I continue to read and recommend Gordon Wood's latest offering, the brilliant Revolutionary Characters. His brief essay on Tom Paine, "America's First Public Intellectual," reminded me that the international revolution that Paine promoted with such vigor, enthusiasm, and optimism collapsed initially.

Plenty of contemporary commentators warn that the Middle East is culturally ill-prepared to embrace democratic rule; consequently, they cast the US project to remake the Middle East as unadulterated folly. The argument in a nutshell: how can a society without an understanding and appreciation of John Locke adopt popular government? President Bush has intimated that this argument is a form of racism (or at least Eurocentrism).

An aside: as one who teaches freshman history, I can only hope that a democratic society without an appreciation for John Locke can survive.

Were Europeans prepared for democracy? Many of those most virulently pessimistic about democracy in the Middle East are smug Europeans (or smug Americans who pine for a European sense of sophistication in our culture). But Europhiles are too quick to forget pre-WW II history. While the United States showed an almost immediate aptitude for republican-democratic government, the long and dreary path to self governance in the Old World featured spectacular failures. In fact, the American clarion call brought much more grief than triumph for European republicans in the nineteenth century. Then, in the early twentieth century, when democracy seemed on the march, the drive faltered once again in tragic and astonishing fashion, when fascism overpowered the fledgling democratic governments of Western Europe.

A rebirth of conservatism? Professor Wood reminds us that John Adams, writing more than a decade after the failed French Revolution, refused to call the times in which he lived an "Age of Reason" (alluding to the famous contemporaneous treatise of the same name). In the mind of Adams, it was nothing of the sort. Adams preferred to describe his era as one of "the Burning Brand from the Bottomless Pit," or, perhaps, the "Age of Paine."

He referred to Thomas Paine, and, as you might infer, he offered the label not as tribute but as censure. Adams believed that Paine's sanguine and impractical philosophy of rule by the masses had corrupted the opportunity for a level-headed republican experiment and caused (and would cause much more) misfortune, suffering, distress and agony. The Age of Pain(e).

Other contemporaries of Paine and Adams saw the dark power for destruction contained within the new age of popular revolution. More than fifteen years prior to Adams's stinging critique, Edmund Burke wrote Reflections on the Revolution in France (1790), which correctly predicted the disastrous and brutal conclusion to the French Revolution. Burke's jeremiad against the radical assault on tradition, authority and human nature gave birth to modern conservative thought.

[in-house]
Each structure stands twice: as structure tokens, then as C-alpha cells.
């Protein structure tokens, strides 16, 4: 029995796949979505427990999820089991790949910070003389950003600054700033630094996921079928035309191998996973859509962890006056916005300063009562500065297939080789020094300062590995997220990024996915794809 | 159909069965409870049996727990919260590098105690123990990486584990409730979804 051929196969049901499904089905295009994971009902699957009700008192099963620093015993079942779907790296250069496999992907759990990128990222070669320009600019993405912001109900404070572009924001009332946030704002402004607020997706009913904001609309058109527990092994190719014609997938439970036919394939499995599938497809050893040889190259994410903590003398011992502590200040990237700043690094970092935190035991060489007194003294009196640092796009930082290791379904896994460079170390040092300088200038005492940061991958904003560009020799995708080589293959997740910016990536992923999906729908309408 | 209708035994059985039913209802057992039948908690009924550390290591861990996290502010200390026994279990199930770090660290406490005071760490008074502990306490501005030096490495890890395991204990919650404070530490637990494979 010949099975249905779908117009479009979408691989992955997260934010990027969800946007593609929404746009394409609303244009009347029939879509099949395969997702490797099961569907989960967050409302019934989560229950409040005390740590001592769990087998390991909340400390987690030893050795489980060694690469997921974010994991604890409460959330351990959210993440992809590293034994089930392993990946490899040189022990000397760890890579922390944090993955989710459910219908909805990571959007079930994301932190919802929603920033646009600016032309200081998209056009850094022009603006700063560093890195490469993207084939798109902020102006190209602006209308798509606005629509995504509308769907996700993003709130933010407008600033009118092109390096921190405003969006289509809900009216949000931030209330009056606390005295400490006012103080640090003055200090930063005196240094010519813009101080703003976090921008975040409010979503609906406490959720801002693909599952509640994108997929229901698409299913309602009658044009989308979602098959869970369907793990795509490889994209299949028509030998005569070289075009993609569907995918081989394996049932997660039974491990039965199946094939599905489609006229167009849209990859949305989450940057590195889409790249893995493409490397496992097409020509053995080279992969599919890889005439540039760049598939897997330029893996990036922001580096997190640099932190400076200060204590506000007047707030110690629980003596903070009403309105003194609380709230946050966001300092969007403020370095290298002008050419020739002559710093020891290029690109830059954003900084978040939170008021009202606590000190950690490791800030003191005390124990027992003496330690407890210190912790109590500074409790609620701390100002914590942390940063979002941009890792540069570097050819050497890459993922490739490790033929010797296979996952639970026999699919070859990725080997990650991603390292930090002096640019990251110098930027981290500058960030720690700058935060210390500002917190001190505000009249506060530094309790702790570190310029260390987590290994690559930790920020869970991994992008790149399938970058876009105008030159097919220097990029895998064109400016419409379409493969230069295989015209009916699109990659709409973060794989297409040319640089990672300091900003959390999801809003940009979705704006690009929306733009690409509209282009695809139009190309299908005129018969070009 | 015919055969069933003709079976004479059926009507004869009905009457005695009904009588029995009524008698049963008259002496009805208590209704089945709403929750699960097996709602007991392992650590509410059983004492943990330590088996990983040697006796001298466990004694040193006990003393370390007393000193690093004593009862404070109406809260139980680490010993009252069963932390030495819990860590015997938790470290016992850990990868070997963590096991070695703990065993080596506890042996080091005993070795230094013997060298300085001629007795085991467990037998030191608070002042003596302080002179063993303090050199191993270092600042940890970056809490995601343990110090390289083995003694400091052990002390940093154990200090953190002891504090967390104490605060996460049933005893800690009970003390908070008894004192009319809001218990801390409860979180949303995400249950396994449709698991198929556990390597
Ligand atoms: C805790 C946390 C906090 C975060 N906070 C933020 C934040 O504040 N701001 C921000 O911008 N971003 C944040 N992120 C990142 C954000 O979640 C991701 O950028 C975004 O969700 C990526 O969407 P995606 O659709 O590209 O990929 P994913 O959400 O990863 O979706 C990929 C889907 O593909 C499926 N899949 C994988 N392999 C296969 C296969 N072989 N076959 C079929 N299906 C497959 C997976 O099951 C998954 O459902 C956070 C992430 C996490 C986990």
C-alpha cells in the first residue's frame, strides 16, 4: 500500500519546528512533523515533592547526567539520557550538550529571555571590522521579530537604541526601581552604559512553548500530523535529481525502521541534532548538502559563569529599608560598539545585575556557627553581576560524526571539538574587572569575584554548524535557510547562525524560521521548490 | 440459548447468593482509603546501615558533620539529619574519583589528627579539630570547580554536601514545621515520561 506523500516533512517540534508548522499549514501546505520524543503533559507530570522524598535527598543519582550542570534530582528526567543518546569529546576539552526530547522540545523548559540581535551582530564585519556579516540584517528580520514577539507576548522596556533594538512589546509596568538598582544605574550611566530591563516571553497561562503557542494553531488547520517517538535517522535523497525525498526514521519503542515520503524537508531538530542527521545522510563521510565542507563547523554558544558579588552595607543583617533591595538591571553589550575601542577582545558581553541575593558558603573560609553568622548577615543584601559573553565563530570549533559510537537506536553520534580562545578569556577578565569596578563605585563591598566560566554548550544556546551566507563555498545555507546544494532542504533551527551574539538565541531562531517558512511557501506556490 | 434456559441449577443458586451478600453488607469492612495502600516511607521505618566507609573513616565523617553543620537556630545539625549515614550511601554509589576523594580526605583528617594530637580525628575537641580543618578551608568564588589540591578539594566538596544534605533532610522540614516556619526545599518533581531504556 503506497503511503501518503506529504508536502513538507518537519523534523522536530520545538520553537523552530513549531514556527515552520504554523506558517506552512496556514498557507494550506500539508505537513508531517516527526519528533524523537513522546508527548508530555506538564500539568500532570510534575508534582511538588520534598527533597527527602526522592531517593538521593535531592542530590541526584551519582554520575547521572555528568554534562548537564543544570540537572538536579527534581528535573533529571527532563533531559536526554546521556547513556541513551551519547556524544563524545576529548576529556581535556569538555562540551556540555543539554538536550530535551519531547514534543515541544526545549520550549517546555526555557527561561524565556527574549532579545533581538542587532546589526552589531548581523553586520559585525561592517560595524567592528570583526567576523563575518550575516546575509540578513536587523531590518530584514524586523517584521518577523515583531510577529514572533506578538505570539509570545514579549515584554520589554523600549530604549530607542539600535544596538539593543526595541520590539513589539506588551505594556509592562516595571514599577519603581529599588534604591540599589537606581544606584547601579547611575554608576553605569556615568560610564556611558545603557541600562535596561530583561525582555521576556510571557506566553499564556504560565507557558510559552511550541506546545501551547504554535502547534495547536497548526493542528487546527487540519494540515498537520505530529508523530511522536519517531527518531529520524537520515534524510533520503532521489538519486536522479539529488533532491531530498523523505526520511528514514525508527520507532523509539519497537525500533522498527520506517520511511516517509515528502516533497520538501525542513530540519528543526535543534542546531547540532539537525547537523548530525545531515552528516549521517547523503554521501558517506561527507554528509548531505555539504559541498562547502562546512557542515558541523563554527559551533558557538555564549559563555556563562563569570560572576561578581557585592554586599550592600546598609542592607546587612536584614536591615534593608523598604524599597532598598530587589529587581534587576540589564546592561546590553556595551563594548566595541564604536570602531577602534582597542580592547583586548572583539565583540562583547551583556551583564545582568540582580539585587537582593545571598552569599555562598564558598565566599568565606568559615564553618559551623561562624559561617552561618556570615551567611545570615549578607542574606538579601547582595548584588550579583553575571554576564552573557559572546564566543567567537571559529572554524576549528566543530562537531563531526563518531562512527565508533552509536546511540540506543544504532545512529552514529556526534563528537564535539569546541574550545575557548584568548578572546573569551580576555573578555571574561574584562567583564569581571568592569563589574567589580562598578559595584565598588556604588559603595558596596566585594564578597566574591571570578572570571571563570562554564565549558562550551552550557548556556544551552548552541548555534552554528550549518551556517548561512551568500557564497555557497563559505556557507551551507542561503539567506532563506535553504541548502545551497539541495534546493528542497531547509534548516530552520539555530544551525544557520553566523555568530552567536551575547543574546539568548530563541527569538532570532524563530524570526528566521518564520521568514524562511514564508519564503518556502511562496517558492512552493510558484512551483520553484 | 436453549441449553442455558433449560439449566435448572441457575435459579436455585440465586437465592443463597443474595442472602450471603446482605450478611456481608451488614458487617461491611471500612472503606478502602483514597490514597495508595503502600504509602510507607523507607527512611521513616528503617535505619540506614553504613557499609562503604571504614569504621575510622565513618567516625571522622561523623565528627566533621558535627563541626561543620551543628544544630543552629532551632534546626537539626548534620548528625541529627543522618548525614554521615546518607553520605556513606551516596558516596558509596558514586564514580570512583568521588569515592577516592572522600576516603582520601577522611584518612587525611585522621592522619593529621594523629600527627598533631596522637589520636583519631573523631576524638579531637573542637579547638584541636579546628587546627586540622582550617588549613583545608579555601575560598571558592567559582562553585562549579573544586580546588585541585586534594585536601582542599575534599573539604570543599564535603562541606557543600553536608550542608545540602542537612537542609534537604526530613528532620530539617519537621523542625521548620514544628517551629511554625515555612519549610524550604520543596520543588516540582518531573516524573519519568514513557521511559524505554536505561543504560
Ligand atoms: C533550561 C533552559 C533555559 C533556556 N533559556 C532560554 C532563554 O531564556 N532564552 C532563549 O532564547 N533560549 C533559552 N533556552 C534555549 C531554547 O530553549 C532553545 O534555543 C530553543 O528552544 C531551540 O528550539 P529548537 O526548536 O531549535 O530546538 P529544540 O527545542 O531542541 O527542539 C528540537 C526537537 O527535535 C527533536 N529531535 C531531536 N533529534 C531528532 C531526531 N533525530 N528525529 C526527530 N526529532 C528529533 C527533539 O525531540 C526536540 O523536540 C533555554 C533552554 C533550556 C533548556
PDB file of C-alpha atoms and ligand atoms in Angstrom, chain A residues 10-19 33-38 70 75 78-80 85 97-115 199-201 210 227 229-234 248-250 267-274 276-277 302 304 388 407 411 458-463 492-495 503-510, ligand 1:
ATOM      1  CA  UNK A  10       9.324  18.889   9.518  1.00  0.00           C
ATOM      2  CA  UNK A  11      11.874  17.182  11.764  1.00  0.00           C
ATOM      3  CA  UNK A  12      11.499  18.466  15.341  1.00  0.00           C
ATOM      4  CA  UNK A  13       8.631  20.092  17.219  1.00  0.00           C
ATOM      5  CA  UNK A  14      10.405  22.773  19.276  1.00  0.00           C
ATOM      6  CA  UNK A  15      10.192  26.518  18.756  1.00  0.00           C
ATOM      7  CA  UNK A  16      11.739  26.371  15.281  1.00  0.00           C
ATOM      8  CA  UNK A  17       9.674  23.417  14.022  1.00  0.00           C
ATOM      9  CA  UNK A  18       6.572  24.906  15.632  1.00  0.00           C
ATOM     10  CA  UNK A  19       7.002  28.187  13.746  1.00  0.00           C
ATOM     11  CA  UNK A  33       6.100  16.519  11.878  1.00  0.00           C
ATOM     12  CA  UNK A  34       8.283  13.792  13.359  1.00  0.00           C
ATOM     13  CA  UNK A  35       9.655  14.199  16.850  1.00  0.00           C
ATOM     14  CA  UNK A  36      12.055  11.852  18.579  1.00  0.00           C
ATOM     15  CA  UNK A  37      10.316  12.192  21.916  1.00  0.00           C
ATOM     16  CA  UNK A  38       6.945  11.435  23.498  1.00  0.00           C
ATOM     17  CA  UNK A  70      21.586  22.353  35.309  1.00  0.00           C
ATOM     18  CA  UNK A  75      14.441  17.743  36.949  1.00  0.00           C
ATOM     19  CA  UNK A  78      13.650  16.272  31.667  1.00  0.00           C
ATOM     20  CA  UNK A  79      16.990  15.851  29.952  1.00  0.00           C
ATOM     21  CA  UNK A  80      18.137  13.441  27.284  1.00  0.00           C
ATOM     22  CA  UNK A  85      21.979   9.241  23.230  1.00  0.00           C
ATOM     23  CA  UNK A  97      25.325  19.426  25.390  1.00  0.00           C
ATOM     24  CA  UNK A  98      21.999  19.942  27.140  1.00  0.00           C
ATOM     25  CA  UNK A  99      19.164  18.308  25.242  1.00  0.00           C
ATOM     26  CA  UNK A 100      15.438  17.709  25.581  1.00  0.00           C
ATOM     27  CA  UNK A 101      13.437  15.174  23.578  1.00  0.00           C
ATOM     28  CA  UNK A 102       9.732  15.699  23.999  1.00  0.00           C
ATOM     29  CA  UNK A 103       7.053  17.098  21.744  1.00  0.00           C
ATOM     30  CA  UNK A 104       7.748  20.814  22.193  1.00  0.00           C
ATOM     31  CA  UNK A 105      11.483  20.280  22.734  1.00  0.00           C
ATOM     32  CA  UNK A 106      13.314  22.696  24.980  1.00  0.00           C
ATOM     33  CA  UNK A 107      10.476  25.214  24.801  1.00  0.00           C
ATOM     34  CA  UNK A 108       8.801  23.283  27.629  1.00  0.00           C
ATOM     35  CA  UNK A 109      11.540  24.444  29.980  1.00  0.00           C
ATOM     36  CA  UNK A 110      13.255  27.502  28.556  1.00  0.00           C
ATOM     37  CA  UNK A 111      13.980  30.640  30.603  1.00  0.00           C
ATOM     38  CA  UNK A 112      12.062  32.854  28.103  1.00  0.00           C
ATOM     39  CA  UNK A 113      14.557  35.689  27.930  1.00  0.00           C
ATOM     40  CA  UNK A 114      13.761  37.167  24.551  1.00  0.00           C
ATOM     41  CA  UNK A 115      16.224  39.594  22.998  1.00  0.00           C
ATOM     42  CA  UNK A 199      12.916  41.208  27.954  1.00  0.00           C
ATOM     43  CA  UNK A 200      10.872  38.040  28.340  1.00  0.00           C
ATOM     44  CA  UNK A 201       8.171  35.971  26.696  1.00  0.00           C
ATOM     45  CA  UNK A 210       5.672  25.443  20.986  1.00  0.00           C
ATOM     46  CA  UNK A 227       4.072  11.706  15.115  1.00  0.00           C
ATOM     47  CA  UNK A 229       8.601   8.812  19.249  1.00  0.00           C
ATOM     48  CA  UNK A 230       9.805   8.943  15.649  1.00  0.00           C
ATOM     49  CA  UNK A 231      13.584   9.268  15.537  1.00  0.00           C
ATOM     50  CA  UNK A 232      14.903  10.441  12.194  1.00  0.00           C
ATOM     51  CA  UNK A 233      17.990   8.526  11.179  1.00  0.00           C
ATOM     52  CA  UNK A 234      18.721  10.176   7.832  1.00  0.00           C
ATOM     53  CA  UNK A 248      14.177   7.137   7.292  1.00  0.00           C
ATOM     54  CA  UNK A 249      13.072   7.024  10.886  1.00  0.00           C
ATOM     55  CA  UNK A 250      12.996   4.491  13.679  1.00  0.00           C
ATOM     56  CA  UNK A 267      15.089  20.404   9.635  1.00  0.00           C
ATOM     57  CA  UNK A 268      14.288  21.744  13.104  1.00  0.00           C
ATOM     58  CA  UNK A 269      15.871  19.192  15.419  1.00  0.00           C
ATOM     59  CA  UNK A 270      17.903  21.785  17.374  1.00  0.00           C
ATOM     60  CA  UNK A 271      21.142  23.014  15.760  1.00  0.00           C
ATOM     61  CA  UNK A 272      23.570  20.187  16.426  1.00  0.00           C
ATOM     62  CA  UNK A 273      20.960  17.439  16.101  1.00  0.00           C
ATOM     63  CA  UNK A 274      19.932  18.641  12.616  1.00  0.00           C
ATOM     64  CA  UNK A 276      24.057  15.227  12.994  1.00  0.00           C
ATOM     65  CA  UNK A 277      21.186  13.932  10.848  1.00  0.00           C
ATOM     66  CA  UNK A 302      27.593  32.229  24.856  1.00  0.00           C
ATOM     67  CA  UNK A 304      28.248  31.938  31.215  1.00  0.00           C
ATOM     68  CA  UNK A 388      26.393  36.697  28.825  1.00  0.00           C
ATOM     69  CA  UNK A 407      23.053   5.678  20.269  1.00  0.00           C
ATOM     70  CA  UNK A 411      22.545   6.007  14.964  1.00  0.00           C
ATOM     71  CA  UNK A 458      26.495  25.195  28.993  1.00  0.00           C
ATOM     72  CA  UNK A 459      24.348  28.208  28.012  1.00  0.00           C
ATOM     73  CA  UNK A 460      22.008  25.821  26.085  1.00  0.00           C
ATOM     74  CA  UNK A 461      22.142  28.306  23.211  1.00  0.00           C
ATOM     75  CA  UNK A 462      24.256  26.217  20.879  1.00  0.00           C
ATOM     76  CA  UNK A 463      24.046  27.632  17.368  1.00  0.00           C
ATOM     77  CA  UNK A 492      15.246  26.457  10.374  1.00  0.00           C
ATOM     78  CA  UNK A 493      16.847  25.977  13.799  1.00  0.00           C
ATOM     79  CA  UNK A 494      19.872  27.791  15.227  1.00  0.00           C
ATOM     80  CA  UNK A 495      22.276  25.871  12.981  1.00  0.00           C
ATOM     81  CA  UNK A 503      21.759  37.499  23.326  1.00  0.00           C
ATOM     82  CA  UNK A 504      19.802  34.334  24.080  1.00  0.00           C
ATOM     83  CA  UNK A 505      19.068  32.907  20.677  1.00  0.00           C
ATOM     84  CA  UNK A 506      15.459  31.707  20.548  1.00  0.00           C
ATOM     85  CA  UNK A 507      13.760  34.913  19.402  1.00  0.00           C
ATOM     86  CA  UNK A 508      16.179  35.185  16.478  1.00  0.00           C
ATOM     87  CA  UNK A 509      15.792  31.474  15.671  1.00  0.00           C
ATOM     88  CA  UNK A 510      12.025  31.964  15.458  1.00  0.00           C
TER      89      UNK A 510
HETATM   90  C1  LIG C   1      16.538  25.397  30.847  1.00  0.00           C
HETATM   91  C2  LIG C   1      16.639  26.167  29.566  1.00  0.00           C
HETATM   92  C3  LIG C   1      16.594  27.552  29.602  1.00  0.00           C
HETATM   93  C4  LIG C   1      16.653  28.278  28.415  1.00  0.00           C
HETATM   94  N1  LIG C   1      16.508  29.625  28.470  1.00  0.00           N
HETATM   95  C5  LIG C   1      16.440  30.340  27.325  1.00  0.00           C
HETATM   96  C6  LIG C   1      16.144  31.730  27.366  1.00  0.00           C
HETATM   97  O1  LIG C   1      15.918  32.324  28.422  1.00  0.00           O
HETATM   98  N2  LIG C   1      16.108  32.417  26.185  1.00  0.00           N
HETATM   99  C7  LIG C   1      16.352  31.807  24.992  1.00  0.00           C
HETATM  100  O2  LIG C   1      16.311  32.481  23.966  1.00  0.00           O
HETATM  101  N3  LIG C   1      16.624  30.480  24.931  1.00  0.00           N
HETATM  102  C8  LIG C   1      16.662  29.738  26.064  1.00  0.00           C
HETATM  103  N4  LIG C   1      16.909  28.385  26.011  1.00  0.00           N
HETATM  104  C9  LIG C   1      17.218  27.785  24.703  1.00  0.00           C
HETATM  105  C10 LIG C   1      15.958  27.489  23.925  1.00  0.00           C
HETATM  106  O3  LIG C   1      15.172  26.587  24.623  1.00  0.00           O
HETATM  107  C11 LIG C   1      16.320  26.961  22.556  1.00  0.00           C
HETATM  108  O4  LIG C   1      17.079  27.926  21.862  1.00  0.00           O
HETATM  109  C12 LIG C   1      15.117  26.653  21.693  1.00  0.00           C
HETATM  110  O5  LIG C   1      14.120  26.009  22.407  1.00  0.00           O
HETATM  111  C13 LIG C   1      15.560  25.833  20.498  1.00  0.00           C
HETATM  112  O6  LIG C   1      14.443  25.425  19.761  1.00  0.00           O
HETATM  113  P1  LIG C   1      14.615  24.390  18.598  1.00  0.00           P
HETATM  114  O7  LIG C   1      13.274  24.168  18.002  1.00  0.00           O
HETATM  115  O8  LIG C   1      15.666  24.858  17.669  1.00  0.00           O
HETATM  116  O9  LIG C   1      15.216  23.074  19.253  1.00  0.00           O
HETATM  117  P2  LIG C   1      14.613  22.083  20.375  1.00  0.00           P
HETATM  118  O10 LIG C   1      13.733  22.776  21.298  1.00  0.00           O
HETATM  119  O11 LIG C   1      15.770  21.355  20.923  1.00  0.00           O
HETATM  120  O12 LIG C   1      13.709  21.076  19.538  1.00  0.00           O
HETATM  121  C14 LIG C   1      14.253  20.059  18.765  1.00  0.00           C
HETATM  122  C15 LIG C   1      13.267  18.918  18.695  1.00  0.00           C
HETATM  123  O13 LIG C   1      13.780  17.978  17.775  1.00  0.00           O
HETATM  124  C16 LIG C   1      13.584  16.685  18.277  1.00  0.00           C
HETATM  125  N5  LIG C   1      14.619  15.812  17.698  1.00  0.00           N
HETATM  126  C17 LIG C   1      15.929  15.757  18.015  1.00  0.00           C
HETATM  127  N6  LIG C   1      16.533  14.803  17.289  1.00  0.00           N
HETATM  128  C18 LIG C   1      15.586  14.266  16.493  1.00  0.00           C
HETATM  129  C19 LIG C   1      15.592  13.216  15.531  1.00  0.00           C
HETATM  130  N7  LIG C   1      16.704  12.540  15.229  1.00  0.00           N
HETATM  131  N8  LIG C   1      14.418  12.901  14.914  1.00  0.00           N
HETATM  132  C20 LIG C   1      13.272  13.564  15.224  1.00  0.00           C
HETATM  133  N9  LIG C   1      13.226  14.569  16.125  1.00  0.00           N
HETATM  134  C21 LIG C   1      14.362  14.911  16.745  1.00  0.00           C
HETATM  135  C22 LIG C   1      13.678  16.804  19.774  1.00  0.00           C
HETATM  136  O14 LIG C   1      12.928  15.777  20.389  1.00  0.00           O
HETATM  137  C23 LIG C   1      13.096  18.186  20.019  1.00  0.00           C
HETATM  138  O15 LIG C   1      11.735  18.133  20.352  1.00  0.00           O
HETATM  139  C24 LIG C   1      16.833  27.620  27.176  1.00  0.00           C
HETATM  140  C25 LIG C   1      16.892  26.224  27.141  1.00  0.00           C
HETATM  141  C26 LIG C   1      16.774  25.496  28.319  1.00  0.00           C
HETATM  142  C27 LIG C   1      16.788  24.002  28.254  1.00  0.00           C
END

The optimistic age that produced the French Revolution drew strength from the surprisingly successful rebellion against the British Empire in America. In turn, the "terror" of the French Revolution gave voice to a calculated realism, gradualism, and respect for tradition that eventually gave rise to modern conservatism. Undoubtedly, the triumph of American ideals, will and power in World War II and the Cold War provided the foundation for a renewed optimistic vision for a world connected by liberty, equality, and brotherhood. Will the perils and frustrations of Iraq bring about a conservative revival in American politics?

What of Iraq? Did we move too fast? Did we entertain unrealistic expectations? Yes. Students of democratic history should not be surprised at the troubles inherent in this brand of societal transformation. On the other hand, history also offers hope. From the despair of failed revolutions, horrific wars, and unspeakable cruelties in Europe emerged the modern era of Continental peace, prosperity, tolerance, and popular rule. The world was not prepared for democracy in the "Age of Paine," but that trying period spread the seeds of democratic thought and began the slow and agonizing process of positive change.

The great question of our age remains: will the seeds we plant in Iraq today eventually produce a fruitful Middle East?